Growing up in Dhaka, a capital of more than nine million, Mashiur Rahman, never dreamed he would arrive where he is today. He knew American life from his favorite action movies, Rambo and The Terminator–and he certainly never imagined himself living that kind of life. But in his late teens, he looked around at the slim opportunities of Dhaka and realized that leaving would enable him to live a better life.
At 21, Mashiur applied for a visa. “I knew getting a visa would be very difficult,” he says. “Studying in the U.S. is a dream for most kids living in Bangladesh. It’s like winning a million-dollar lottery.” Mashiur had a back-up plan: “Russia,” he says, laughing because he didn’t want to go there at all, but student visas were easy to get.
Luckily, his back-up plan never became a reality. Shortly after applying, Mashiur was, unexpectedly, granted a visa. They youngest of three siblings, he was the first to leave home. His parents, both teachers, were thrilled with his opportunity and threw a party to celebrate, with family and friends bearing gifts of hats, jackets, and gloves.
Eager to begin his new life, Mashiur left Dhaka two short days after receiving his visa. The realization of all he was leaving did not set in until he’d fastened his seatbelt on the plan. “I was strong for my family,” he says. “When I saw the plane take off, I realized I was leaving them, and I started to cry.”
Mashiur left one crowded city only to land in another: New York City.
Fortunately, he had a friend there who agreed to let Mashiur live with him. “At one time, there were seven roommates in a one-bedroom apartment,” he recalls, wincing. “We all worked different shifts, so we took turns sleeping.”
Trying to save money for tuition, Mashiur sold ice cream on the streets. “I rode a bicycle through honking traffic and crazy cab drivers,” he says, grinning. “I through I was going to die many times.” Then he experienced his first snowfall–and thanks to his family’s forethought, he was ready.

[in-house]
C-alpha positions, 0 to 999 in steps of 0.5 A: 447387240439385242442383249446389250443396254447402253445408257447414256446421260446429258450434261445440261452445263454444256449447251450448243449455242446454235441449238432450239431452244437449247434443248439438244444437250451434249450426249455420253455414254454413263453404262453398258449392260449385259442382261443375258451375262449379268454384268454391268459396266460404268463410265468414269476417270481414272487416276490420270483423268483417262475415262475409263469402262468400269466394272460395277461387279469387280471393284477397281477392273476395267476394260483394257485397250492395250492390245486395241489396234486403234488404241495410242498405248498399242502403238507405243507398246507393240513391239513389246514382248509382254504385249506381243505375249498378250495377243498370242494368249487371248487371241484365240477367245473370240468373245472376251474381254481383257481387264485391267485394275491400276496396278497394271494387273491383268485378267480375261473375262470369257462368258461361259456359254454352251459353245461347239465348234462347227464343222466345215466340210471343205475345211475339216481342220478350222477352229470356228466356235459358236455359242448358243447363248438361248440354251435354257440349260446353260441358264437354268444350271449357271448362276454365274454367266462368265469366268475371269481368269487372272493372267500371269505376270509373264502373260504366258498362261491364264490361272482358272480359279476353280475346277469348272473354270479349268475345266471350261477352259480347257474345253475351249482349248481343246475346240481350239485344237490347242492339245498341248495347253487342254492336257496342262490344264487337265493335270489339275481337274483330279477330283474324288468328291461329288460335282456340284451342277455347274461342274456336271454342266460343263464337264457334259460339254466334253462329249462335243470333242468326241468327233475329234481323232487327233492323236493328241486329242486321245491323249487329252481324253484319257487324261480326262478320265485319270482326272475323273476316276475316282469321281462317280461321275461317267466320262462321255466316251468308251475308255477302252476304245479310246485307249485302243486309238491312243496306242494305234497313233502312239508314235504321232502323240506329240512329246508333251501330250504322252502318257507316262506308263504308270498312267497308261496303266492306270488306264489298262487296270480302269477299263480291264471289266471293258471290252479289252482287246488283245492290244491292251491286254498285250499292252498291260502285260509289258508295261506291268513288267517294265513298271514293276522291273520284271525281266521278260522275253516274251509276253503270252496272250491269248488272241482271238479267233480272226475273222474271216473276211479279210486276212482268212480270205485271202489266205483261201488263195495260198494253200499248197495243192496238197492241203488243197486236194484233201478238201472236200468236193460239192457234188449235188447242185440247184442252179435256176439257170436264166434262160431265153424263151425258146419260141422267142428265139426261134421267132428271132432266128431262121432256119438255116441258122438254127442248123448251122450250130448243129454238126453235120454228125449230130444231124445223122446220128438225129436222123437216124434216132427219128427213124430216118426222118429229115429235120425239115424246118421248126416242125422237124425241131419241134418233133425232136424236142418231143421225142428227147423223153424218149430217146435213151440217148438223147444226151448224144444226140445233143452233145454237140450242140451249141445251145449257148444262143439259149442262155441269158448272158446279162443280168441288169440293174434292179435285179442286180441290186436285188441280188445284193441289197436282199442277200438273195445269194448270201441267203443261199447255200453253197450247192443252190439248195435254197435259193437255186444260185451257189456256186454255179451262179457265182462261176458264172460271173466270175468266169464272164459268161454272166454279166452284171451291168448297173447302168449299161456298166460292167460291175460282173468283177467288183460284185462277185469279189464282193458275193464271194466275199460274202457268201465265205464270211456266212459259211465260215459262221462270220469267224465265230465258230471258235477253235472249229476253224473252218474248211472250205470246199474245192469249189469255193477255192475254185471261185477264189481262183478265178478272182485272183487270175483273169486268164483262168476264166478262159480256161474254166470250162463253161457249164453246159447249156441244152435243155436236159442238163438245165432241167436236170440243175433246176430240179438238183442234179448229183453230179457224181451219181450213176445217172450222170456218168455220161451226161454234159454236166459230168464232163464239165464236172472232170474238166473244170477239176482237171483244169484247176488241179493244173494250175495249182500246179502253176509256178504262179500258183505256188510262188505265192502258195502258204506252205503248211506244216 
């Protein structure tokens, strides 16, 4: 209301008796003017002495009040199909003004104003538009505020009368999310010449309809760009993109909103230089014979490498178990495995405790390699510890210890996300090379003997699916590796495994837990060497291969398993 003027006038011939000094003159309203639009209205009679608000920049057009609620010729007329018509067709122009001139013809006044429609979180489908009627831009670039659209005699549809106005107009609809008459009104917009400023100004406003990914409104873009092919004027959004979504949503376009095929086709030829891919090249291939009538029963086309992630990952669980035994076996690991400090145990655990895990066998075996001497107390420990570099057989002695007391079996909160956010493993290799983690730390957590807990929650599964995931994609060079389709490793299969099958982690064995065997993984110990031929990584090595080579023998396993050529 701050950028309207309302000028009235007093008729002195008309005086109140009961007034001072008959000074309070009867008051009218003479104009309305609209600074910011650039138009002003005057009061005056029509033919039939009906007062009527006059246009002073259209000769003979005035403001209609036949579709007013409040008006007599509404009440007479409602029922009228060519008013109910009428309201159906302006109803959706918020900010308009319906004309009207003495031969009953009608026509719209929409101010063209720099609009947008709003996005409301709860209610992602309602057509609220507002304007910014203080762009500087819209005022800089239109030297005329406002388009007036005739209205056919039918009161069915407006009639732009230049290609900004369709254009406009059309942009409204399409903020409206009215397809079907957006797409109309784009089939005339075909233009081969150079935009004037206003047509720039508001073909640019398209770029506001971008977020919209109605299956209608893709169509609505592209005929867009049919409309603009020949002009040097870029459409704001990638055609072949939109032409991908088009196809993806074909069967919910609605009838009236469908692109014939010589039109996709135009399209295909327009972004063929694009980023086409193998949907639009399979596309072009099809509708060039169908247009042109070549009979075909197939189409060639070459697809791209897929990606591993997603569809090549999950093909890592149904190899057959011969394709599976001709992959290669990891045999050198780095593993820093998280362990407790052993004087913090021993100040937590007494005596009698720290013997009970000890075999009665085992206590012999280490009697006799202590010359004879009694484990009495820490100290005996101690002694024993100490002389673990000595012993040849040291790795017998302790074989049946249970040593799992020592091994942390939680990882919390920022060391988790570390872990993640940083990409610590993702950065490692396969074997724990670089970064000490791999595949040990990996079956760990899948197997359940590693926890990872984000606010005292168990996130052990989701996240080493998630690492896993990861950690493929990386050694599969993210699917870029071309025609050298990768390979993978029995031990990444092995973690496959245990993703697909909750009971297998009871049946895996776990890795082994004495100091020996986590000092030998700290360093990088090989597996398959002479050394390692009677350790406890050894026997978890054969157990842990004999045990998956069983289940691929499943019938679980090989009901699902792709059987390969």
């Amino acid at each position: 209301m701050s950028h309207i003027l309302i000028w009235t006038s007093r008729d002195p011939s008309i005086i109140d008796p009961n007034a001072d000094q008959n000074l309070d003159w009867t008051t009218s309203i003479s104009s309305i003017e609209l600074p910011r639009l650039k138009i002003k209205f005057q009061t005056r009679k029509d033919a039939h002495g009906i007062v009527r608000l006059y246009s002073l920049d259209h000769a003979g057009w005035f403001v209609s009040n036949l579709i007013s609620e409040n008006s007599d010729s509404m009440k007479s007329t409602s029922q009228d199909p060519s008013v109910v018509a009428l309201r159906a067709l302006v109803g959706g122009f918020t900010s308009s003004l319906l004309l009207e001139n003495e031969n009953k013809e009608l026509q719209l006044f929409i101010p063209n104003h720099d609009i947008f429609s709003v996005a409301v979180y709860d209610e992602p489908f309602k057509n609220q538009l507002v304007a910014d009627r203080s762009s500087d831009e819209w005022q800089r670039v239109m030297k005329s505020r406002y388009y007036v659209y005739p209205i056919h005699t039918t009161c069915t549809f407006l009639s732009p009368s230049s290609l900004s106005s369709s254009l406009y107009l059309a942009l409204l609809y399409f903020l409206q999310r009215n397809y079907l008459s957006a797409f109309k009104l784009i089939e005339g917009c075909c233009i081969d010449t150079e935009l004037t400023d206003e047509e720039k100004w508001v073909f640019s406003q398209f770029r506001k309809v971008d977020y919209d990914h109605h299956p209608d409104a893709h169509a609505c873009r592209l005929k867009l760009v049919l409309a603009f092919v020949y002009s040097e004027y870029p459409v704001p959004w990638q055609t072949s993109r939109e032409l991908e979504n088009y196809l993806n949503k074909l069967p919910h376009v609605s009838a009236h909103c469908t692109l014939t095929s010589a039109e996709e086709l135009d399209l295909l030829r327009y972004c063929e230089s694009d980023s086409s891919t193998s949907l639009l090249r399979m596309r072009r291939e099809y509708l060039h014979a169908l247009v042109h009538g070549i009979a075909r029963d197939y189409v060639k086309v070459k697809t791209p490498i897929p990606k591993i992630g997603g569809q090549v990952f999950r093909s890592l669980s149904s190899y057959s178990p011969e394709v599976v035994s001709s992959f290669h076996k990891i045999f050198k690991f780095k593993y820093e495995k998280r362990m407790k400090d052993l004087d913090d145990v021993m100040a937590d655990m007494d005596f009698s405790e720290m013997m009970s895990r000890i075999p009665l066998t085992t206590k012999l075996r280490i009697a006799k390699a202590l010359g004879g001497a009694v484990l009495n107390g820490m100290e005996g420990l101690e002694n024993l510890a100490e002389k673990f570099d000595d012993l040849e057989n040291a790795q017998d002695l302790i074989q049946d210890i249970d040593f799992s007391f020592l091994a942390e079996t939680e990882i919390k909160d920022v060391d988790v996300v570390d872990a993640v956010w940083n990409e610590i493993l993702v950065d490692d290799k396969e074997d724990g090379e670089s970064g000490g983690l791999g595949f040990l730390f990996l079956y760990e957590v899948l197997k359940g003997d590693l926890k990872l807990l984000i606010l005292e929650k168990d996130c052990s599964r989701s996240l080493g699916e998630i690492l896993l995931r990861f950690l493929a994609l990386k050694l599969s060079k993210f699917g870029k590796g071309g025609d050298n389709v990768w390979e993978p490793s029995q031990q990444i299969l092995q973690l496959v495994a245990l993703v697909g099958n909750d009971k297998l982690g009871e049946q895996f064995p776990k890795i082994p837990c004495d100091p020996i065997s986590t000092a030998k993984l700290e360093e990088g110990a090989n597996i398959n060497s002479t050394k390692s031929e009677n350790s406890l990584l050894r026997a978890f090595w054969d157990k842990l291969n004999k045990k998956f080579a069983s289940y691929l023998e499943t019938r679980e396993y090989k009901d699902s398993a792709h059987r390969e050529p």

Seven months later, Mashiur moved to Cape Girardeau to live with his cousin and attend Southeast Missouri State University. It was here that his life dramatically changed. Knowing that the computer industry was “booming,” he chose computer science as his major, despite “never having touched a computer before.” He had difficulty comprehending test questions– “My English was very bad then”–but credits Dr. Jim Hayes, who allowed him extra time on tests. “If I hadn’t passed that class, I would have had to change my major,” Mashiur explains. “Dr. Hayes helped me.”
The most significant event at SEMO was not schooling, it was meeting Rachel, his wife. They spent one month together before Mashiur graduated. The graduation proved bittersweet: Mashiur achieved his dram and landed a consulting job in New Jersey but it meant leaving Rachel behind. The couple spent a year apart before deciding it was too hard. Mashiur left his job to move to Rachel’s hometown, St. Louis.
Mashiur has been away from Dhaka nine years, but it still stings. “Being away from family is so hard, sometimes I cry,” he admits. Expensive flights keep travel to a minimum; he has only flown home twice, but he does talk to his family weekly on the phone. He is now an avid Ram’s fan–yet he still calls curry his favorite meal.
After taking a deep breath, contemplating all he has shared, Mashiur smiles. “If I had to title my story, I would say it is the American Dream.”
I originally published this piece in a newsletter called Parkview Place.